Anatomy of a Lumia photo #11: Going wide

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Here's the latest in my growing series of cameraphone 'tutorials', or at least explaining the thought behind various successful phone-shot photos. In this case, a look at using the Lumia 'panorama' mode in its Camera app to mimic the use of a wide angle lens.

My series 'Anatomy of a Lumia photo' (here's #1) has proved popular, even though I cheated with the HP Elite x3 instead for #2#3 had a lovely clock#4 was all about framing, in #5, I got down and dirty with nature, in #6 I had a rosy dilemma to solve, and in #7 I took a satisfying low light snap in appalling weather. In #8, I got extremely close to an impressive moth, in #9 Andrew Elliott was in Budapest at night, and in #10, I was shooting in early morning sun...

The idea of this series is to give you an insight into the thought processes that went into achieving each image, in the hope that it might inspire you to better photos too. Here's today's snap from my Lumia 950 XL:


Nothing too special, you might think - except that you'll notice an unnatural curve along the bottom and top of the frame, giving the clue that all is not quite as it seems.

The mural shown is on the side of the Brewhouse theatre in Taunton and is huge. Around 20m long and 10m high - really rather impressive, and still in great condition. Worth a snap, I thought. So, mid-morning, standing around 20m away I pointed my Lumia 950 XL at it, square on:


Hmm... this also meant shooting into the sun, which was behind the mural/building. Resulting in the ugly flaring in the lens seen here. Now, in an ideal world, I'd have come back at the end of the day, hoped for some sunshine still and maybe even sun on the mural itself. But life's not like that, I was only in Taunton for an hour and so I had to improvise.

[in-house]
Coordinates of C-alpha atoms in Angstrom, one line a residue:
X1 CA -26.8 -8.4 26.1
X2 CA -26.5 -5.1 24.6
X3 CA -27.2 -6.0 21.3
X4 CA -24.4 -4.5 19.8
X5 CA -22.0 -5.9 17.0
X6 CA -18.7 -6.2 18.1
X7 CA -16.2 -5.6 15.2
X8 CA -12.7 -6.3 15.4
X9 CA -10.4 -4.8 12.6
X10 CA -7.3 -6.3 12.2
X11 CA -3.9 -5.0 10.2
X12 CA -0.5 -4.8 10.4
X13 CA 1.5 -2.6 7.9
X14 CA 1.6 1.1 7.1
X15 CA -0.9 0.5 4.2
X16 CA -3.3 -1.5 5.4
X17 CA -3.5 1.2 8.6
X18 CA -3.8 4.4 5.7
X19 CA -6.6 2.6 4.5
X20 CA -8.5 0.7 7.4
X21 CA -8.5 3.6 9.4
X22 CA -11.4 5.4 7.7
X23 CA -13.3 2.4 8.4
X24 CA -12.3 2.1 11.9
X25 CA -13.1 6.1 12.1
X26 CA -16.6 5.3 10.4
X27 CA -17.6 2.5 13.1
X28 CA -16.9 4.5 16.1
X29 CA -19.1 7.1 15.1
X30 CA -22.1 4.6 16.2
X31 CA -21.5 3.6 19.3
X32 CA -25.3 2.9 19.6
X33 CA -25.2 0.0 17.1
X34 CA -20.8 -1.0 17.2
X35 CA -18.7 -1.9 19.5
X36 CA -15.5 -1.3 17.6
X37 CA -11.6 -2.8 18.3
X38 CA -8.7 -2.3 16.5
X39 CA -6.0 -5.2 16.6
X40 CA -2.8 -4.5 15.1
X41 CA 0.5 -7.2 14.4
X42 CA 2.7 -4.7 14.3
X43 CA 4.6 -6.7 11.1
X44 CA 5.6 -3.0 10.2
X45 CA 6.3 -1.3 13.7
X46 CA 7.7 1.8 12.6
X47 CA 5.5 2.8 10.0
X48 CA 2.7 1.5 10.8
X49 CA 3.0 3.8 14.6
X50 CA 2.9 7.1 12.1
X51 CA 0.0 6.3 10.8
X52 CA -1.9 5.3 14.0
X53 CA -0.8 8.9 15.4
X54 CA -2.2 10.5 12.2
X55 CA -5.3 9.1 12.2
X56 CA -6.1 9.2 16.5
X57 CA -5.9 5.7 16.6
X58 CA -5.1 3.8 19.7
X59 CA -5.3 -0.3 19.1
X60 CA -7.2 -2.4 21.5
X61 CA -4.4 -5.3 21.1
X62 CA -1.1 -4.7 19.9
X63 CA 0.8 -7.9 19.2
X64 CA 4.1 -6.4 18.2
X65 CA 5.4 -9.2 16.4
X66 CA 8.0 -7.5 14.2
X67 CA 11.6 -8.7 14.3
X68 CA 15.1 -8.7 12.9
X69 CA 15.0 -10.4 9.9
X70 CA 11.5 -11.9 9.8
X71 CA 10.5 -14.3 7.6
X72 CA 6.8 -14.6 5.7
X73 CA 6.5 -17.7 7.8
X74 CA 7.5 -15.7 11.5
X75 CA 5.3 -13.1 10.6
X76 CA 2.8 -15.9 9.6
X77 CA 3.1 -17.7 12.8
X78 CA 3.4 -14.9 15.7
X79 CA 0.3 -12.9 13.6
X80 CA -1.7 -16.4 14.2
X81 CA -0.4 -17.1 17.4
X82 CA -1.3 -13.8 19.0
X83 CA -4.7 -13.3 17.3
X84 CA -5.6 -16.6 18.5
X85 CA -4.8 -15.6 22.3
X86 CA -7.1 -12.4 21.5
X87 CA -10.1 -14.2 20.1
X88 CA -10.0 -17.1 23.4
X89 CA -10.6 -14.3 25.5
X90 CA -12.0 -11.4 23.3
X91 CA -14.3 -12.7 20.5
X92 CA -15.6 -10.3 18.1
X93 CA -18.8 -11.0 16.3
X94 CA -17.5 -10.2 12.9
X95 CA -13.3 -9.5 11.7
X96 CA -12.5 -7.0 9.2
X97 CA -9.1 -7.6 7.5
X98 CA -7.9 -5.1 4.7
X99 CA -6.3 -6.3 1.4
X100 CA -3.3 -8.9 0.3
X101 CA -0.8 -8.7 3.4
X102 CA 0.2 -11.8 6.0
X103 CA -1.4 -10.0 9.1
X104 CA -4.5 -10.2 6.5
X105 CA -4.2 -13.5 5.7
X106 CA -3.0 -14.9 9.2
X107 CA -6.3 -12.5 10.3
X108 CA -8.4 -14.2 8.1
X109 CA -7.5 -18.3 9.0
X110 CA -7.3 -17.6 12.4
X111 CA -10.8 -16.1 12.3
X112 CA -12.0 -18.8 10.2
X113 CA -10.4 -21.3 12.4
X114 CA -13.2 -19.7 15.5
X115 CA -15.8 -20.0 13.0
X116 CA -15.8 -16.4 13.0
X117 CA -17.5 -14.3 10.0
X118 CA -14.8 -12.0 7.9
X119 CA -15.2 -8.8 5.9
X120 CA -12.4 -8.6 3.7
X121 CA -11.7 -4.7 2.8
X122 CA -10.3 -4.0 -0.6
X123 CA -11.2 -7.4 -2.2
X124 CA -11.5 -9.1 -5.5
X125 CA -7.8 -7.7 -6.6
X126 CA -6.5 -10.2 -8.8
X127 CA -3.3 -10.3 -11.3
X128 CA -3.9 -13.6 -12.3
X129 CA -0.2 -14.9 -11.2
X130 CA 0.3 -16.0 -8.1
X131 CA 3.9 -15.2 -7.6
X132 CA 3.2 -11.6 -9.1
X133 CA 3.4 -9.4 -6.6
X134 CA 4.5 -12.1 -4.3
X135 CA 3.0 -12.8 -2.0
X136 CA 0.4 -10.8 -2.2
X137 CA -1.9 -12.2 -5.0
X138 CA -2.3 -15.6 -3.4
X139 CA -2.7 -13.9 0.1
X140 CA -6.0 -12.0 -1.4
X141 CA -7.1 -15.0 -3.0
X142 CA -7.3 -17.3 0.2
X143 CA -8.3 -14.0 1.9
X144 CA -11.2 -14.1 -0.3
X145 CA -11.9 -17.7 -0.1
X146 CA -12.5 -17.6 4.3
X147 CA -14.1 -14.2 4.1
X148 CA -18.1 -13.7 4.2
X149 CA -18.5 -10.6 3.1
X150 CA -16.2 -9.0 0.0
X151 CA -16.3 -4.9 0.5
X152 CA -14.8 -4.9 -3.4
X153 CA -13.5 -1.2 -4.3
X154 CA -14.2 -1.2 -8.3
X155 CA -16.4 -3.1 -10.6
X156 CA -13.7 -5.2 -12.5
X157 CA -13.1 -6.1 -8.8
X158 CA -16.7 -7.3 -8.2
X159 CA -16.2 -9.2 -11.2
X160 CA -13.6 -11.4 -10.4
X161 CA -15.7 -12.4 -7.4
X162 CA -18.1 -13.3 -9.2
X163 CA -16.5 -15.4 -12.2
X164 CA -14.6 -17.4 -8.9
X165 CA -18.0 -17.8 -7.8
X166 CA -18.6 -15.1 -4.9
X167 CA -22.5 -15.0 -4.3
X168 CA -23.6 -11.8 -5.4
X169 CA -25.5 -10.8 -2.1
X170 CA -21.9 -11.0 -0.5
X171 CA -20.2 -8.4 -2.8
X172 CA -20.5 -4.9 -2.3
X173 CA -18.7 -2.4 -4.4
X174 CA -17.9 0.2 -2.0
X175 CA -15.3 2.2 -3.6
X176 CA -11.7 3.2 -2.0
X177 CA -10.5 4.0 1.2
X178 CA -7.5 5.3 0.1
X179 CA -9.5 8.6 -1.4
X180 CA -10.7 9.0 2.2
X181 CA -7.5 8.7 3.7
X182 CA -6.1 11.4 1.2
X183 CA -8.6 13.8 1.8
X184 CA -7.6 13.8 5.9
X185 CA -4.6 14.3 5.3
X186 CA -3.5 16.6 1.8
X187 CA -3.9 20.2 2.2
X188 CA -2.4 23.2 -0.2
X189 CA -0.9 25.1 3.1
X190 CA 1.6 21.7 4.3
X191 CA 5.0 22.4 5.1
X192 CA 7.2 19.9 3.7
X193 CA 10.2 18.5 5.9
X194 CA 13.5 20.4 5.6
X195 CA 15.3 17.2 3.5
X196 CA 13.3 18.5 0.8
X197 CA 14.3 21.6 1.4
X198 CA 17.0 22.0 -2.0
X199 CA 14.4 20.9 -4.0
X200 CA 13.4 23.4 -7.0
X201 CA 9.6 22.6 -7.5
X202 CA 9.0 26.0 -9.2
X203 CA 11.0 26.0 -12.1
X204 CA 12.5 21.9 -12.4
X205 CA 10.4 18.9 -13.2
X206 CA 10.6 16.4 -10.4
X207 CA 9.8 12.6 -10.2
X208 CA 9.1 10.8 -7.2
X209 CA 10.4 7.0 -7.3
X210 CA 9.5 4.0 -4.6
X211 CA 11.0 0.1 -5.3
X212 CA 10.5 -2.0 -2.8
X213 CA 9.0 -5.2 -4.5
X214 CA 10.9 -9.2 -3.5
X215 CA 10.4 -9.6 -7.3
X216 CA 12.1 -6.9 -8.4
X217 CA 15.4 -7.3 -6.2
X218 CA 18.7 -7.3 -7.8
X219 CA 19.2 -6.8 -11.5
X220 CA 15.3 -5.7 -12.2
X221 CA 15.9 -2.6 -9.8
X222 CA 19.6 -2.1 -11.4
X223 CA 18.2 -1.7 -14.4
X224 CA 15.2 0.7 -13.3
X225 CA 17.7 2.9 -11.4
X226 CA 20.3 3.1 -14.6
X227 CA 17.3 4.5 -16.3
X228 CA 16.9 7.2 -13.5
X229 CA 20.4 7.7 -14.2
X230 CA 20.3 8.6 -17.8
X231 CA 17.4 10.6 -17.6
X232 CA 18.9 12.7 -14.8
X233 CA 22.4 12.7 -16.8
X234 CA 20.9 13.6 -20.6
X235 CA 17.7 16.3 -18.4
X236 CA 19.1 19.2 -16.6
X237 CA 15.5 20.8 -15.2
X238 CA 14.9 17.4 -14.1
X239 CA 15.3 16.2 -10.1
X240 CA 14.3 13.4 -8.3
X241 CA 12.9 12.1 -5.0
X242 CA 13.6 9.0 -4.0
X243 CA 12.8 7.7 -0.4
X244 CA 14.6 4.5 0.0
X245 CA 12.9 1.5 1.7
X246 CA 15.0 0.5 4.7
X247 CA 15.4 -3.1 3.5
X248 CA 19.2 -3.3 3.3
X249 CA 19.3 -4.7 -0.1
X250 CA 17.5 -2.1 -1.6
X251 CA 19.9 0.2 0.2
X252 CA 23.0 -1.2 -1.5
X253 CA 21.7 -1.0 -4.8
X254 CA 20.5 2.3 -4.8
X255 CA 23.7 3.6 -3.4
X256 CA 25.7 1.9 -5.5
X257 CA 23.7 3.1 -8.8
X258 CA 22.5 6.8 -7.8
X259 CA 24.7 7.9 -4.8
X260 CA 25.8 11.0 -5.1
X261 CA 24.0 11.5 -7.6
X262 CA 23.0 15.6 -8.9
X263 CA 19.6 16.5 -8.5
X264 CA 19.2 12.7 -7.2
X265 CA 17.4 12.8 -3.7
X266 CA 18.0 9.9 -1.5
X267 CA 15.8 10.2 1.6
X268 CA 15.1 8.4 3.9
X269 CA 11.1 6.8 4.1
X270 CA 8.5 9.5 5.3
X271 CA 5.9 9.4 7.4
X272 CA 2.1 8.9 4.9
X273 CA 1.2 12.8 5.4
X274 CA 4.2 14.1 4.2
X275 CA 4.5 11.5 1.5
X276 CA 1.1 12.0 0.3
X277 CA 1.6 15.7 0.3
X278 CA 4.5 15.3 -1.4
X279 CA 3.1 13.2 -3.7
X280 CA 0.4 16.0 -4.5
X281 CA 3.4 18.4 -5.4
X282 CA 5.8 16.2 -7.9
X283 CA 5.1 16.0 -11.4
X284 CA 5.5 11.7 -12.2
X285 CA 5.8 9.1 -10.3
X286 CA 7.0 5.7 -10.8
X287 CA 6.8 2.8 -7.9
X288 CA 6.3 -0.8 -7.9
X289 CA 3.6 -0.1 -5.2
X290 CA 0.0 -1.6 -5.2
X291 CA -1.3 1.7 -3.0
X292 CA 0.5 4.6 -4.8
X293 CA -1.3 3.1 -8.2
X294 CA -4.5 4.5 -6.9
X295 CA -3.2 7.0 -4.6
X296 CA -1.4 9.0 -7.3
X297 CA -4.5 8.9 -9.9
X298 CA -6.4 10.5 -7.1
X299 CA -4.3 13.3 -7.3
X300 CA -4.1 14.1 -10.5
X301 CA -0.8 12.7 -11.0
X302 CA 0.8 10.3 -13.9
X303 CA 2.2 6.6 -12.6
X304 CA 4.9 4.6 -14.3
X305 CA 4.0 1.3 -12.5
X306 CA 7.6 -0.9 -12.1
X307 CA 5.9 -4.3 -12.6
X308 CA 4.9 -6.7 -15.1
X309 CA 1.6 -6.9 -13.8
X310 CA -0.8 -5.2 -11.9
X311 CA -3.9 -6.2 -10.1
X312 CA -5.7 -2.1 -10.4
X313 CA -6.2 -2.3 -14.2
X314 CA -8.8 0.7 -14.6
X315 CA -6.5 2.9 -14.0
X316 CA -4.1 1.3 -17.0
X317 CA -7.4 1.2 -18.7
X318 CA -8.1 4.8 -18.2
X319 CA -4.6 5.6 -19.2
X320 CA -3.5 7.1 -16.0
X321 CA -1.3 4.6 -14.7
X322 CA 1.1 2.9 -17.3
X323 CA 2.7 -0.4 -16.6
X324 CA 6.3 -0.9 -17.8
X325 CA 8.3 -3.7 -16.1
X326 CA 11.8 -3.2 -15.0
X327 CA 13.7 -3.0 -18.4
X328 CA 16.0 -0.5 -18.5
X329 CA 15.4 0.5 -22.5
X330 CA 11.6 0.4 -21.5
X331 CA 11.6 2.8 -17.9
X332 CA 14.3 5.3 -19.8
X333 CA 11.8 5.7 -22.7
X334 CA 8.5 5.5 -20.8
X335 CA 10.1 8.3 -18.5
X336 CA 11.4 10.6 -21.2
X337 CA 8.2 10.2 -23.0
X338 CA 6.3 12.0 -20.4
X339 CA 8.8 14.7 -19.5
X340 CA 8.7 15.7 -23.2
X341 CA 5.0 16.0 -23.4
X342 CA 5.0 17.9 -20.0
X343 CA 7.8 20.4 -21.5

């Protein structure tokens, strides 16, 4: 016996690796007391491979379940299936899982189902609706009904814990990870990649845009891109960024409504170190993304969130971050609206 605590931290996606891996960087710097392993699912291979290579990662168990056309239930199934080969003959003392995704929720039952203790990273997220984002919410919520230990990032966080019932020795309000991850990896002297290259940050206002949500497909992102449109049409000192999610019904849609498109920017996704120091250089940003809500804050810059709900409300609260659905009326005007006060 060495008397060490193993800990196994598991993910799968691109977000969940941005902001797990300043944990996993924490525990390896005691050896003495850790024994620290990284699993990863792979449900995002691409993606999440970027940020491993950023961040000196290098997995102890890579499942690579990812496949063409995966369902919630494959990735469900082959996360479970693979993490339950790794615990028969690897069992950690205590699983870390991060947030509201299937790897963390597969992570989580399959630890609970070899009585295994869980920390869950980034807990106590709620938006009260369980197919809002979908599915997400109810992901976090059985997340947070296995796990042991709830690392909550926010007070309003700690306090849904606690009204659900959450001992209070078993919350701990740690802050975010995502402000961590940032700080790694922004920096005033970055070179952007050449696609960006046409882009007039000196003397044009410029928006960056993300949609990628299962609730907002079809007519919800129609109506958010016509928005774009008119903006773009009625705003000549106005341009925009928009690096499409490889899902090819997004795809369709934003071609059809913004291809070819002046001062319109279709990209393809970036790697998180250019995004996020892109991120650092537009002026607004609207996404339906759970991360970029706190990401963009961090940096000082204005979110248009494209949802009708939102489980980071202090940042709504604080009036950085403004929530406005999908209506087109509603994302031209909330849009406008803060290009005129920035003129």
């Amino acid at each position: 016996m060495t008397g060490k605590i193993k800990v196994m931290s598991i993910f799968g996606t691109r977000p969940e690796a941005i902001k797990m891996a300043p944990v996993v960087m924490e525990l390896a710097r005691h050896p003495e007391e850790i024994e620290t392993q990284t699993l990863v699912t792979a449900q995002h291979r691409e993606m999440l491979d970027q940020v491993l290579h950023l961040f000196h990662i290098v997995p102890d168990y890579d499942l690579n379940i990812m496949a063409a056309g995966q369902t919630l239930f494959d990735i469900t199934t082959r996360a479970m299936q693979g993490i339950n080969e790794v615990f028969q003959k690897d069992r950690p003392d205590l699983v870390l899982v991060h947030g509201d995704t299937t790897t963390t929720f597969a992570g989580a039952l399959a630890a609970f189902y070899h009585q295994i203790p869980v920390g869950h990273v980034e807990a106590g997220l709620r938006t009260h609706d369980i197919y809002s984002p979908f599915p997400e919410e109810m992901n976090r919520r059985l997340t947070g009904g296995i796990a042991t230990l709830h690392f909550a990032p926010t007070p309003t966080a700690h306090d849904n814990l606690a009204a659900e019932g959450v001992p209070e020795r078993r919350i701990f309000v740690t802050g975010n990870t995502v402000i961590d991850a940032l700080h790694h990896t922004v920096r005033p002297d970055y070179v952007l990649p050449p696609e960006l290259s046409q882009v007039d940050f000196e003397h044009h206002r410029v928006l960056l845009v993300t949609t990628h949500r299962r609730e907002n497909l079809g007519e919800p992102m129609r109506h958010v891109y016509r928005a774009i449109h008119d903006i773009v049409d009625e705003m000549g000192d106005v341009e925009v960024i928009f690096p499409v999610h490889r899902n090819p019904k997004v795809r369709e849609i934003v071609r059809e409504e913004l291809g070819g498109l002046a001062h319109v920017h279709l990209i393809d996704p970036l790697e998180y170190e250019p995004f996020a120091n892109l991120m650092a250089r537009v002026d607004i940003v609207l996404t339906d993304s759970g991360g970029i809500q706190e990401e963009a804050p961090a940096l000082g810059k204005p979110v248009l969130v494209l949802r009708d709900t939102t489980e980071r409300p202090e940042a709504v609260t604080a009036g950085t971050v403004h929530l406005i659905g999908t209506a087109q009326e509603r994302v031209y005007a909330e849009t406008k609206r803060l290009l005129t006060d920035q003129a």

I didn't want to shoot off at an angle, i.e stand in the shade but not square on to the mural, because the graphics would be skewed horribly. So I stepped in closer to escape the sun into the phone camera lens:


But this meant that I was now too close and that the edges of the mural were lost. 

Time to improvise. I switched to the 'panorama' mode in the Windows 10 Camera application. This is really designed, as the name suggests, for subjects quite a bit further away and for wide sweeps of a landscape, but I wondered whether I could sweep around the mural from only about 10m away and get an interesting result:


It's true that the panorama taking process has its own share of optical distortions, especially when your subject isn't at 'infinity', but on the irregular shapes and patterns of the mural I was on pretty safe ground and I was pleased with the photo I'd obtained.

I wasn't quite done, though, since there was too much foreground, plus taking this in the shade made for colours that were too muted. Happily, all Lumias come with the (ex-Nokia) Lumia Creative Studio application, and it's a doddle in this, from the 'Edit' menu in Windows 10 Photos, to crop out the foreground also to punch up vibrance and clarity:


With the final result shown again here:


I was happy anyway. Who needs a LG G6 Android phone (with dedicated wide angle lens) when you can get decent results by improvising with the 'panorama' mode under Windows 10? (OK, tongue in cheek, the results here aren't a patch on what the G6 would have achieved...!)

I wanted to see what else could be achieved with this technique, so tried a few more subjects. Shooting from the footbridge by the theatre, here's a standard photo looking down the river:


And here's the same scene, but using panorama mode and sweeping around through about 90 degrees:


So, quite effectively, I'm getting wide angle shots without a wide angle lens. Interesting.

There are downsides, of course. Overall resolution is lower, since panorama mode is limited to around 1000 pixels in vertical height, for obvious reasons. So you typically end up here with a 3MP or 4MP image at most. Plus you don't get the usual Rich Capture options and you don't get focussing refinements. 

One more example, I was up on the hlls nearby and loved the open feel, with a dramatic sky and some hill ponies to add interest:


True, this is more of a traditional panorama, but by limiting my sweep to not much more than 90 degrees again, the end result is more photo-like than the typical long-and-thin 'panorama' image, which is often so stretched in shape that you can never do anything with it.

So, shooting in panorama mode and limiting your sweep round turns out to be surprisingly effective. Comments (and examples) welcome if you've ever done anything like this!